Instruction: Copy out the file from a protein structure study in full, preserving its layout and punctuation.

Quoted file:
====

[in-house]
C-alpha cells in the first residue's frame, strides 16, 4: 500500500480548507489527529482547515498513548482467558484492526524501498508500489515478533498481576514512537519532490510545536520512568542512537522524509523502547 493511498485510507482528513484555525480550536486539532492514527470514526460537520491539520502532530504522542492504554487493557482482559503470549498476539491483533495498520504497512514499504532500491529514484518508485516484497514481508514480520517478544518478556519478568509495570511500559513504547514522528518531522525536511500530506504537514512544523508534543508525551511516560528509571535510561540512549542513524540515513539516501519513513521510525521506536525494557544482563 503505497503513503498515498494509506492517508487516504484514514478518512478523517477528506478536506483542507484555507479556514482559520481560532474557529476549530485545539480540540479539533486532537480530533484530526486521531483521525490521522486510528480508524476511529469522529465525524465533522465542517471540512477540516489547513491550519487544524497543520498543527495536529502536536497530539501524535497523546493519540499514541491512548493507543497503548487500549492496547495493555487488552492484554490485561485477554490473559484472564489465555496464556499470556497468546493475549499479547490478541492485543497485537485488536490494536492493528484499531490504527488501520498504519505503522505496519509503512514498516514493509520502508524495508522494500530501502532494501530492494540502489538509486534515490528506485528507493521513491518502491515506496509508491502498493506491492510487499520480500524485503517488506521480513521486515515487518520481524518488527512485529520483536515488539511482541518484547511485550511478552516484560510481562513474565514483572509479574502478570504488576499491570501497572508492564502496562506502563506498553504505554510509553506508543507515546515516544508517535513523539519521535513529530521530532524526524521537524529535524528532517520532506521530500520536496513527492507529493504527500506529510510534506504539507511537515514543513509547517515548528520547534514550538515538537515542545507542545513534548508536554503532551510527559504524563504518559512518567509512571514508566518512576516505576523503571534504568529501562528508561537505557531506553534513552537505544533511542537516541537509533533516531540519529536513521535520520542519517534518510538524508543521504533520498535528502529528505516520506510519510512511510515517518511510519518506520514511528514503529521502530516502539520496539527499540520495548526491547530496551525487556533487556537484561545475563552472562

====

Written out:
[in-house]
C-alpha cells in the first residue's frame, strides 16, 4: 500500500480548507489527529482547515498513548482467558484492526524501498508500489515478533498481576514512537519532490510545536520512568542512537522524509523502547 493511498485510507482528513484555525480550536486539532492514527470514526460537520491539520502532530504522542492504554487493557482482559503470549498476539491483533495498520504497512514499504532500491529514484518508485516484497514481508514480520517478544518478556519478568509495570511500559513504547514522528518531522525536511500530506504537514512544523508534543508525551511516560528509571535510561540512549542513524540515513539516501519513513521510525521506536525494557544482563 503505497503513503498515498494509506492517508487516504484514514478518512478523517477528506478536506483542507484555507479556514482559520481560532474557529476549530485545539480540540479539533486532537480530533484530526486521531483521525490521522486510528480508524476511529469522529465525524465533522465542517471540512477540516489547513491550519487544524497543520498543527495536529502536536497530539501524535497523546493519540499514541491512548493507543497503548487500549492496547495493555487488552492484554490485561485477554490473559484472564489465555496464556499470556497468546493475549499479547490478541492485543497485537485488536490494536492493528484499531490504527488501520498504519505503522505496519509503512514498516514493509520502508524495508522494500530501502532494501530492494540502489538509486534515490528506485528507493521513491518502491515506496509508491502498493506491492510487499520480500524485503517488506521480513521486515515487518520481524518488527512485529520483536515488539511482541518484547511485550511478552516484560510481562513474565514483572509479574502478570504488576499491570501497572508492564502496562506502563506498553504505554510509553506508543507515546515516544508517535513523539519521535513529530521530532524526524521537524529535524528532517520532506521530500520536496513527492507529493504527500506529510510534506504539507511537515514543513509547517515548528520547534514550538515538537515542545507542545513534548508536554503532551510527559504524563504518559512518567509512571514508566518512576516505576523503571534504568529501562528508561537505557531506553534513552537505544533511542537516541537509533533516531540519529536513521535520520542519517534518510538524508543521504533520498535528502529528505516520506510519510512511510515517518511510519518506520514511528514503529521502530516502539520496539527499540520495548526491547530496551525487556533487556537484561545475563552472562